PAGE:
photo (2) Were I a better Christian, lent would evoke gratitude and a profound awareness of all that God has done for me, for us all. Easter actually is my favorite holiday. And while I feel like I need to say that my favor flows certainly from the hope intrinsic in the resurrection, the deeply seeded belief that new life indeed rises where all seems dead and hopeless…I think in reality, Easter is my favorite holiday because it openly faces that which is gruesome, and hard, and painful. For this season, we needn’t pretend things are better than they are. Vapid facebook posts may be ignored and being fully present is not only accepted, it is encouraged. Or should be. There is no resurrection Sunday without death. There is no joyous “Christos Anesti”  with the exuberant response of “Alethos Anesti” if darkness had not settled in seemingly to drown the world in sorrow.

And so sorrow is what I recall today. It is the anniversary of the day my brother was killed. It is the before and after defining moment of my life. And oh so many years ago now, it was Easter Sunday as the hospital called to ask for someone to come offer identification. The body they had turned out to be that of his friend. The body I identified and then prayed for his sister knowing how hard that would be to have a brother, killed just as adult life seemed to be beginning. It was only a few minutes later I didn’t have to imagine that pain, I was ushered into a club I never wanted to enter. It changed me, it changed my parents, it changed the very ground underneath my feet. Resurrection was not going to happen for me that day.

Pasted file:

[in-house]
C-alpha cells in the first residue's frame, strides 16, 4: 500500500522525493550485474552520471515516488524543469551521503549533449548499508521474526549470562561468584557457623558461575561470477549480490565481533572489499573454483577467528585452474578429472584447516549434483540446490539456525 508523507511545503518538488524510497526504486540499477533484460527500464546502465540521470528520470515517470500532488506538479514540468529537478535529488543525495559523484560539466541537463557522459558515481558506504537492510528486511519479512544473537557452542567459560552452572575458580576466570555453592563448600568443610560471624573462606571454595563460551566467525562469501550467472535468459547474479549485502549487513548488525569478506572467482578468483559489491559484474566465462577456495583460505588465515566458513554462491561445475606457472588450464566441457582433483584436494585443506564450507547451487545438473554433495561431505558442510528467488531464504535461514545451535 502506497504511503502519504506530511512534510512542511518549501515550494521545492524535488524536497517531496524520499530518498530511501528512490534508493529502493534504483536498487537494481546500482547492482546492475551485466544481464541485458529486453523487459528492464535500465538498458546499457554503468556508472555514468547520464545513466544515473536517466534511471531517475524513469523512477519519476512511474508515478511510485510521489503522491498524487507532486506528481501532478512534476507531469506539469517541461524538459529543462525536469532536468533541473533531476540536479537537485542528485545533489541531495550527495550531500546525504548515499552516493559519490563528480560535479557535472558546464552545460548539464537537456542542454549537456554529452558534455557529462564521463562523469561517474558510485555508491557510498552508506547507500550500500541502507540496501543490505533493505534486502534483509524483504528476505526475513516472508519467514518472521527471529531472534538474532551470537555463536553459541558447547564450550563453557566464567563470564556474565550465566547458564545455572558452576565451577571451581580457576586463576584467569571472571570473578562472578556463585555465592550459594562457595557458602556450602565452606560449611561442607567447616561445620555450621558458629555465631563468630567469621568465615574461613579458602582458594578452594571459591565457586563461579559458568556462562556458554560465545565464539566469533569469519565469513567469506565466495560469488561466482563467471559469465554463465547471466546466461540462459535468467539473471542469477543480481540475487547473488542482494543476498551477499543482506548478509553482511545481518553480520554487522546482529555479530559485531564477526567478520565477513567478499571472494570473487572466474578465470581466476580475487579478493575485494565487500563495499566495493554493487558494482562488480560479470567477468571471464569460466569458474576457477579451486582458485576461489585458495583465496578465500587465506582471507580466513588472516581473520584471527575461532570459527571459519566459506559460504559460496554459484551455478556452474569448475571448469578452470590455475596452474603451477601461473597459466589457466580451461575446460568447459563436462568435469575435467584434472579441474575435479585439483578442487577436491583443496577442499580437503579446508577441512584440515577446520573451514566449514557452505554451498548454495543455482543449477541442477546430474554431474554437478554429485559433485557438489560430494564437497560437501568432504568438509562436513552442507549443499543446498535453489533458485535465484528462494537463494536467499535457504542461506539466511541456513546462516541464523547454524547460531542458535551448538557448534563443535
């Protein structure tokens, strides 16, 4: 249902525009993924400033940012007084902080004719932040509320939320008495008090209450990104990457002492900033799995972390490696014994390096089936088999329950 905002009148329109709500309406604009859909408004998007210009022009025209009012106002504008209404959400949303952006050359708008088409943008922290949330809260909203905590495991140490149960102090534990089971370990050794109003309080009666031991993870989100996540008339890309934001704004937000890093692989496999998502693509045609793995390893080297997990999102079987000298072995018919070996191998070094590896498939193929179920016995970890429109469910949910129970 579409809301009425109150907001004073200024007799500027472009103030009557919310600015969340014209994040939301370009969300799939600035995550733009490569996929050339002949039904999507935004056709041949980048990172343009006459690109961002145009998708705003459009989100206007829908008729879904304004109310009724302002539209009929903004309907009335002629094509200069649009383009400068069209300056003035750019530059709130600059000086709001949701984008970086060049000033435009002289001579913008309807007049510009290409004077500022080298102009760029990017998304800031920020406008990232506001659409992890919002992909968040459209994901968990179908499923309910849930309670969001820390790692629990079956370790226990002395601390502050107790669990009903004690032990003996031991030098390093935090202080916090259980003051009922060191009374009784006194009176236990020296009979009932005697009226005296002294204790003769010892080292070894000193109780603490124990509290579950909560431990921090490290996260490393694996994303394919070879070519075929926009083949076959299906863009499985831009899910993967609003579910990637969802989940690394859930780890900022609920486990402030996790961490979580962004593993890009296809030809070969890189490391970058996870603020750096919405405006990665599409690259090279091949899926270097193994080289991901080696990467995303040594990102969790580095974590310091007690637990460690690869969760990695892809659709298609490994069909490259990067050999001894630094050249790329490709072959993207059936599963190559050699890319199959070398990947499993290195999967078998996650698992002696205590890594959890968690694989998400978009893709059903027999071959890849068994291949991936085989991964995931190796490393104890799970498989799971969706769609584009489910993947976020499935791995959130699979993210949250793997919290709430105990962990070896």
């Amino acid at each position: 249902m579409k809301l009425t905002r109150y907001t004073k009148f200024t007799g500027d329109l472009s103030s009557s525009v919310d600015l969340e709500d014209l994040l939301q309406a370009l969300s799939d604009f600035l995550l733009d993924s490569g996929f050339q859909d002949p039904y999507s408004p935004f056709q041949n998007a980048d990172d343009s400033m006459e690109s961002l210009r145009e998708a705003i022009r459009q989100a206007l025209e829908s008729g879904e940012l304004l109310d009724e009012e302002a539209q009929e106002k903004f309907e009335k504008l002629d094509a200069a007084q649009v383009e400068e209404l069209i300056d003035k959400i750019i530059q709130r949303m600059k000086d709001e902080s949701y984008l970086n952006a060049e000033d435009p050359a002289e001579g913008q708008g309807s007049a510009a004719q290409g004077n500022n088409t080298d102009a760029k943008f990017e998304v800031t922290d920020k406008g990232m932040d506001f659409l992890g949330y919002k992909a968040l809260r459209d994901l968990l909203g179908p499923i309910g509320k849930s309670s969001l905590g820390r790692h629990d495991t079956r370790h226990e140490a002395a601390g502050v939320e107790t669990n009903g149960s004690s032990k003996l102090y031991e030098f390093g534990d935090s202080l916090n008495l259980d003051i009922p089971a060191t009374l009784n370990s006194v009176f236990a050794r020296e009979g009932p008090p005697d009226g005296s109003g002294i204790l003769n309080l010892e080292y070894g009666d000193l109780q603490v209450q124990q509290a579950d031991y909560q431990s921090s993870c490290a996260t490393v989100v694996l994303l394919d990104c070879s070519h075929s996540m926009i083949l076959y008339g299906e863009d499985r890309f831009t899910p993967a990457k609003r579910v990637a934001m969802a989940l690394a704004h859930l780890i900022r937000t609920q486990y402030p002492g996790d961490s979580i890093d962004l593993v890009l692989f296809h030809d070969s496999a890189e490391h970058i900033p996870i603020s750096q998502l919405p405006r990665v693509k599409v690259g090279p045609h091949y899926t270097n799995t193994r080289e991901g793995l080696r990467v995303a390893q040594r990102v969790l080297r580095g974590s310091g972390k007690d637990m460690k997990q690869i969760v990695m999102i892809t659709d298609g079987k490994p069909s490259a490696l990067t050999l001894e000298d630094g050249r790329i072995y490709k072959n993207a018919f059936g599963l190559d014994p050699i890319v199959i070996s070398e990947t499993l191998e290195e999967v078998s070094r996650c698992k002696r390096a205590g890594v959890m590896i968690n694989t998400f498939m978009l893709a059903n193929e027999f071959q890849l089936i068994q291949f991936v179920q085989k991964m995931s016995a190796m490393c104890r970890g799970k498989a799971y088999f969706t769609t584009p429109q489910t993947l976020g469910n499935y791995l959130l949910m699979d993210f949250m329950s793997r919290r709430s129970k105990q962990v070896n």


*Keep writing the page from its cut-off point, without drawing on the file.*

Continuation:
And here we are, it is spring, and Easter is my favorite holiday even today. Palm Sunday is just around the corner and preparation are being made. The picture attached is of my dining table. My sweet husband surprised me with flowers today. A small reminder that in the midst of a day filled with dark memories, is beauty. A small reminder that when I can’t go get hope myself, he is willing to bring it to me. I wasn’t trying to make a statement setting them on the table in front of the cross. The cross is always there and the table was free of clutter. It was a convenience. That convenience however reminds me that where death resides, something stronger comes…it just may take time. Resurrection may not have happened that day for me so many years ago, and there are still plenty of days where grief surprises me and smacks me up side the head out of nowhere. But now, there are also days where a vase of flowers appears and surprises me just as much. The difference is that one brings a  message of hope. Grieve… and know it is not the end of the story.


Social Media gift for youth workers